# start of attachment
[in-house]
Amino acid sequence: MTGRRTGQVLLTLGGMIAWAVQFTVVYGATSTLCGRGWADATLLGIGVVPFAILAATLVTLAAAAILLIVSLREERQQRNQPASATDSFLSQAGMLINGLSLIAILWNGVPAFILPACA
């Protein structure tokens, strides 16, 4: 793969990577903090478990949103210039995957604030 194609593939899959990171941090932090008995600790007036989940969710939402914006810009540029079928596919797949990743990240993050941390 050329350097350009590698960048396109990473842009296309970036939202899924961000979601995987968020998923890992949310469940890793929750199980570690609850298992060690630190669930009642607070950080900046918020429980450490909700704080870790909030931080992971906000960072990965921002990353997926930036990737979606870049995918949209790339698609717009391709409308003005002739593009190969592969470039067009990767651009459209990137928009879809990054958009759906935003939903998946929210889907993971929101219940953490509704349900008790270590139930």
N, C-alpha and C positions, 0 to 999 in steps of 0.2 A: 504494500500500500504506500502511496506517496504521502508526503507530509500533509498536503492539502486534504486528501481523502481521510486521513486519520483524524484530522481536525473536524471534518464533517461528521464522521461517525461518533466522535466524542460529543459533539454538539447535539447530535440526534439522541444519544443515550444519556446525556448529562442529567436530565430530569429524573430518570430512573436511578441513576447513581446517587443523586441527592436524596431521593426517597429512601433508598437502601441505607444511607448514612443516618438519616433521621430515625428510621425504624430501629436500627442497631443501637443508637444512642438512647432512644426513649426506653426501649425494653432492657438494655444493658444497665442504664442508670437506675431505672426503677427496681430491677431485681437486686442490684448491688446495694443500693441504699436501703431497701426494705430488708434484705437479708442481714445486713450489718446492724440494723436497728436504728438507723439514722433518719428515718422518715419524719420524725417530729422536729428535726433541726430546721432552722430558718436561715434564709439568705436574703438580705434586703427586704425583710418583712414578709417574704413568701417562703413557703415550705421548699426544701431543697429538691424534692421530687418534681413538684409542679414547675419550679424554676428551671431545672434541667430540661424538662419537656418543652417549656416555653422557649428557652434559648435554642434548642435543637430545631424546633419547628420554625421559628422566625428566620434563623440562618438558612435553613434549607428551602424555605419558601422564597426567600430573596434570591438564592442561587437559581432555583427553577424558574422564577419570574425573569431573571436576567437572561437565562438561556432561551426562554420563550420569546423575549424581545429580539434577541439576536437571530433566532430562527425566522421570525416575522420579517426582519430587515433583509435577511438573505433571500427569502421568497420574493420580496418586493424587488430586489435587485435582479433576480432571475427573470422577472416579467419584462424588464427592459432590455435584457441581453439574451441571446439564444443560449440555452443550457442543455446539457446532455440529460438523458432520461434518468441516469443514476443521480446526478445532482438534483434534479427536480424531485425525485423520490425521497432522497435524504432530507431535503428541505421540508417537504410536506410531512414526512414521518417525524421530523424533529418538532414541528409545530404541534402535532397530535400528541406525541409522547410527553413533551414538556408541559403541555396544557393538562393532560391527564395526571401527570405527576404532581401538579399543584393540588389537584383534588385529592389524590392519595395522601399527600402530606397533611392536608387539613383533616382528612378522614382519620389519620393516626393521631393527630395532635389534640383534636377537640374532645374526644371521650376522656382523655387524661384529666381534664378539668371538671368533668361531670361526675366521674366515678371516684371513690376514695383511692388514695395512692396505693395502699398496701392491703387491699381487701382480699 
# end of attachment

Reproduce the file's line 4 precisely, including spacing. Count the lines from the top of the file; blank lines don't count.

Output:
N, C-alpha and C positions, 0 to 999 in steps of 0.2 A: 504494500500500500504506500502511496506517496504521502508526503507530509500533509498536503492539502486534504486528501481523502481521510486521513486519520483524524484530522481536525473536524471534518464533517461528521464522521461517525461518533466522535466524542460529543459533539454538539447535539447530535440526534439522541444519544443515550444519556446525556448529562442529567436530565430530569429524573430518570430512573436511578441513576447513581446517587443523586441527592436524596431521593426517597429512601433508598437502601441505607444511607448514612443516618438519616433521621430515625428510621425504624430501629436500627442497631443501637443508637444512642438512647432512644426513649426506653426501649425494653432492657438494655444493658444497665442504664442508670437506675431505672426503677427496681430491677431485681437486686442490684448491688446495694443500693441504699436501703431497701426494705430488708434484705437479708442481714445486713450489718446492724440494723436497728436504728438507723439514722433518719428515718422518715419524719420524725417530729422536729428535726433541726430546721432552722430558718436561715434564709439568705436574703438580705434586703427586704425583710418583712414578709417574704413568701417562703413557703415550705421548699426544701431543697429538691424534692421530687418534681413538684409542679414547675419550679424554676428551671431545672434541667430540661424538662419537656418543652417549656416555653422557649428557652434559648435554642434548642435543637430545631424546633419547628420554625421559628422566625428566620434563623440562618438558612435553613434549607428551602424555605419558601422564597426567600430573596434570591438564592442561587437559581432555583427553577424558574422564577419570574425573569431573571436576567437572561437565562438561556432561551426562554420563550420569546423575549424581545429580539434577541439576536437571530433566532430562527425566522421570525416575522420579517426582519430587515433583509435577511438573505433571500427569502421568497420574493420580496418586493424587488430586489435587485435582479433576480432571475427573470422577472416579467419584462424588464427592459432590455435584457441581453439574451441571446439564444443560449440555452443550457442543455446539457446532455440529460438523458432520461434518468441516469443514476443521480446526478445532482438534483434534479427536480424531485425525485423520490425521497432522497435524504432530507431535503428541505421540508417537504410536506410531512414526512414521518417525524421530523424533529418538532414541528409545530404541534402535532397530535400528541406525541409522547410527553413533551414538556408541559403541555396544557393538562393532560391527564395526571401527570405527576404532581401538579399543584393540588389537584383534588385529592389524590392519595395522601399527600402530606397533611392536608387539613383533616382528612378522614382519620389519620393516626393521631393527630395532635389534640383534636377537640374532645374526644371521650376522656382523655387524661384529666381534664378539668371538671368533668361531670361526675366521674366515678371516684371513690376514695383511692388514695395512692396505693395502699398496701392491703387491699381487701382480699 